Using Behavior Change to Create a Nimble Organization
People love stability. Stability, to our brains, equals safety. Organizations love stability. Stability, to organizations, means predictability, which makes customers and markets happy. So it’s no wonder people and companies are suffering.
After years of feeling threatened politically, financially, and physically, we’re trying to find our feet. But the pandemic, for one thing, keeps rocking us. First it was “just” COVID. Then it was the Delta variant—even more deadly, if that was possible.
Now it’s Omicron; we’re googling the Greek alphabet and bracing for the worst. But health experts are delivering the good news/bad news. It appears to be much more transmissible, but also much less deadly. What do we do with that?
Omicron feels like a tipping point. We just learned how to vax up and lock down, but now we’re not sure what to do. It’s almost worse; a whole new flavor of pandemic offers us even less stability.
Change is our new normal. That’s a common refrain. But what do we do about it? How do we reconcile our innate need for stability with constant global upheaval?
At Emerson Human Capital, we believe behavior is the foundation of any change.
If you can engineer different behaviors, you can change outcomes, mindsets, emotions, and even organizational culture.
If you want to prime your organization for our new normal—relentless change—try instituting these kinds of behaviors.
- Assess. Encourage teams to continually take in new information and use it to make their work better. Implement checkpoints to stop and reassess based on new information, then adjust goals or processes. The individual behaviors you want to see are gathering, analyzing, and sharing information.
- Fail fast. Make trial and error normal. When you want to change goals or processes due to new information, green-light a pilot to test the new way. Quickly gather results, adjust, and implement. The individual behaviors are raising new ideas, approving pilots, and celebrating what you learned (not what the pilot achieved).
- Sprint. Any project can learn from Agile software development projects, which do their work in sprints. A sprint is a set period of time during which a discrete chunk of work is produced and evaluated. Sprints are typically no longer than 30 days. Sprints allow a team to absorb and react to new information quickly. Imagine a one-year initiative. Now think of everything that has changed in the last year. Sprints don’t plan everything, then design everything, then build everything…they create individual components of a solution, fast; components are easier to fix, and new sprints benefit from new information. The behaviors you want are all the parts of an Agile sprint process.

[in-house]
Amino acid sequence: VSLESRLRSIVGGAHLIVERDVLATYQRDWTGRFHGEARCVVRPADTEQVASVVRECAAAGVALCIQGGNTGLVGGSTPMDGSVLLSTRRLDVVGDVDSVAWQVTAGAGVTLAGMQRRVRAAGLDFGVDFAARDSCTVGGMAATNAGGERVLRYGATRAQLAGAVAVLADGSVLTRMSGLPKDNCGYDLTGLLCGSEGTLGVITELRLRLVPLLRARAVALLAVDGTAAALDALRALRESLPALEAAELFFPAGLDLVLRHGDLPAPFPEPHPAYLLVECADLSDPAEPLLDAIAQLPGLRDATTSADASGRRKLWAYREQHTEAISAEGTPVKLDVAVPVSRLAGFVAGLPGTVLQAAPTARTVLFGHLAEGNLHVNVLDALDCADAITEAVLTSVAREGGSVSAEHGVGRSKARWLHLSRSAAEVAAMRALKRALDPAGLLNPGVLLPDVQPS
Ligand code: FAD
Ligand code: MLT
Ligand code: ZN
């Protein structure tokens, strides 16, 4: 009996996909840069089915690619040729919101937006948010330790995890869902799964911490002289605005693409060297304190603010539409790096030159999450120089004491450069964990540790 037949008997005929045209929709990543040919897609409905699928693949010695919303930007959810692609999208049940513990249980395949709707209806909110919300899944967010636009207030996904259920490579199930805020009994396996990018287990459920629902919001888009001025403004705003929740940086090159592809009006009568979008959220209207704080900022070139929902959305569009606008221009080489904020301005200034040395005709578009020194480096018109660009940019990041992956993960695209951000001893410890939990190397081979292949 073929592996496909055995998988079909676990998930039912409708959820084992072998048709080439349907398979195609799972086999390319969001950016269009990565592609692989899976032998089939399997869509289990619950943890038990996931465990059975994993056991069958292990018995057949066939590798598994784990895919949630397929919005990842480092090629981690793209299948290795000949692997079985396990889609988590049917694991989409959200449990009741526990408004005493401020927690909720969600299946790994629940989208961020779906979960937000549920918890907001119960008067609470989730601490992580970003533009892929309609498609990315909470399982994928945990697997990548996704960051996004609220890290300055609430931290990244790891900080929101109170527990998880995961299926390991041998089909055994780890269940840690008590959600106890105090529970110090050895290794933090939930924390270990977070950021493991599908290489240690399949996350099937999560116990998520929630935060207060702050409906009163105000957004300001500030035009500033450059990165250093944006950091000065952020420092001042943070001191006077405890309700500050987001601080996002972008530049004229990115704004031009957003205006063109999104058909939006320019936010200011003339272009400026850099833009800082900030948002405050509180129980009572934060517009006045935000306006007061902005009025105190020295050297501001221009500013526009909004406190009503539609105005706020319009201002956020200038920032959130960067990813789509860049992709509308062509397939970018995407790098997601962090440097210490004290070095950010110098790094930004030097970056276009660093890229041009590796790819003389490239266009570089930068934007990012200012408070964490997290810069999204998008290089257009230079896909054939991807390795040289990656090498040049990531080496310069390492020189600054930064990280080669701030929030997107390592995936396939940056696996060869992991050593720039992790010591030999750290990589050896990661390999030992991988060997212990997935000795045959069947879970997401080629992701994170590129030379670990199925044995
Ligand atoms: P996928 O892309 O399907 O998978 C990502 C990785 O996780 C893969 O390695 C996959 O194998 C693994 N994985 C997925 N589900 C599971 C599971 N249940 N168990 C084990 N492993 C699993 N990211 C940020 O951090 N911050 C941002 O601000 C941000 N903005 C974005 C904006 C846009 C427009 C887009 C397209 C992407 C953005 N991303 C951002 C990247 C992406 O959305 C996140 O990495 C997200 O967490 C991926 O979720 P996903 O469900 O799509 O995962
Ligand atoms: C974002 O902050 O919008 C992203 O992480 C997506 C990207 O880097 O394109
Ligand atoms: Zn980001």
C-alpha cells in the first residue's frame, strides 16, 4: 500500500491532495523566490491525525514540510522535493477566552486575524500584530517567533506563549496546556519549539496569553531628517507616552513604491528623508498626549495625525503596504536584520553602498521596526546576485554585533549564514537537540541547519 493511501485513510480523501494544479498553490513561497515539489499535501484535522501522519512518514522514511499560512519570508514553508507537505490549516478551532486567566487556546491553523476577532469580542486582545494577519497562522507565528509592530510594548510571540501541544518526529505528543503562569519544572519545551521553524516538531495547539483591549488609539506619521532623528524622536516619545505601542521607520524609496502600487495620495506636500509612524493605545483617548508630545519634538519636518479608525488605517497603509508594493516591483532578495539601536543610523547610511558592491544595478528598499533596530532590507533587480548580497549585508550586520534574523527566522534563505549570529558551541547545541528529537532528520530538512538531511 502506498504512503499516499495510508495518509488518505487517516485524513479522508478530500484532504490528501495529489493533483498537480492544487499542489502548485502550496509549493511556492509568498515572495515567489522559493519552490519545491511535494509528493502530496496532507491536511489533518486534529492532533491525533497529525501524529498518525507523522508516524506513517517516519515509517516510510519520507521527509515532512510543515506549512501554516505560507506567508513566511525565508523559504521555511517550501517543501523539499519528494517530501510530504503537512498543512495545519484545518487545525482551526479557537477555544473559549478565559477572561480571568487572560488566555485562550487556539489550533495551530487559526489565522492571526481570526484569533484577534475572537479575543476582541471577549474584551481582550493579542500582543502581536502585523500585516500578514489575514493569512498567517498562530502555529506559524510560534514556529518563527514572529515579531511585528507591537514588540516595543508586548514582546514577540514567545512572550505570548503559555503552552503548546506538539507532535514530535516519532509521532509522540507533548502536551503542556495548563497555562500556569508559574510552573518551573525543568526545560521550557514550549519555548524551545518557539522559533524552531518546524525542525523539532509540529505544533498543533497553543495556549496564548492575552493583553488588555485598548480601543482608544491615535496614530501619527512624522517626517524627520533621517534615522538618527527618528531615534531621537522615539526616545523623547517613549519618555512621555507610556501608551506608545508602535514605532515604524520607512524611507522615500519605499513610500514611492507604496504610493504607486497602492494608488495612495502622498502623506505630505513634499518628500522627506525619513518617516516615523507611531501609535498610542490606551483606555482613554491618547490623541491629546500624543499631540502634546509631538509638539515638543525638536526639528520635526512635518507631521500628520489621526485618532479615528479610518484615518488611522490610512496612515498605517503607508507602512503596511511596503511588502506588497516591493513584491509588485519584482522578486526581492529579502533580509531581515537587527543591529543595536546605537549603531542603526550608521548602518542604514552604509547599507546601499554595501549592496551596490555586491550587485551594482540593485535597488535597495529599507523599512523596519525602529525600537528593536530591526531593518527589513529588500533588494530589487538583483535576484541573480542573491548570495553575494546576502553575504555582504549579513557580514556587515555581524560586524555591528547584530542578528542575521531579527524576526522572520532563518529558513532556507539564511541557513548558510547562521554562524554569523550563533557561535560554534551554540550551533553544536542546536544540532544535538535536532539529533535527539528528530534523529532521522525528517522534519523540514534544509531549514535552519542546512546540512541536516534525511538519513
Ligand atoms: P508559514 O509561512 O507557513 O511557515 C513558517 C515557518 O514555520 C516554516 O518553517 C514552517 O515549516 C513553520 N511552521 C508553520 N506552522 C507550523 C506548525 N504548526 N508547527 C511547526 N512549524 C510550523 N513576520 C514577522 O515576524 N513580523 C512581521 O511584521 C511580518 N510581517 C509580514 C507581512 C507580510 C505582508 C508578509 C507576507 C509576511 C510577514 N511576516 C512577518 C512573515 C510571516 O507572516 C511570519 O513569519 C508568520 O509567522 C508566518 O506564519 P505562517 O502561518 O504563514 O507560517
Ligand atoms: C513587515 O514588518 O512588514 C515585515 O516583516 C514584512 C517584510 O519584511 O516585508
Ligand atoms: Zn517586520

- Step up. This is about using all the information you have—external and internal forces, lessons learned from your own projects, and information from other teams—to up your capabilities. It’s like a rock climber who gains muscle and agility by climbing a mountain; she uses that new ability on the next mountain. We strengthen not in our “downtime,” but as we climb. The behavior you want is asking and acting on questions like these: What did you learn to do on your last project, or in your last cycle? What have you learned from the outside world or from another team’s experience? Who learned it? How can you encode and use that new capability?
When we say “institute these behaviors,” we mean you have to identify them, communicate them, measure them, and reinforce them. It’s an investment; you either want this kind of organization, or you don’t.
Behaviors like these will not only improve your performance, they will begin to create a more nimble culture—where questioning is ok, risk is celebrated, and you commit to being smarter tomorrow than you were today. Companies that do this well are ready for whatever the world throws at them.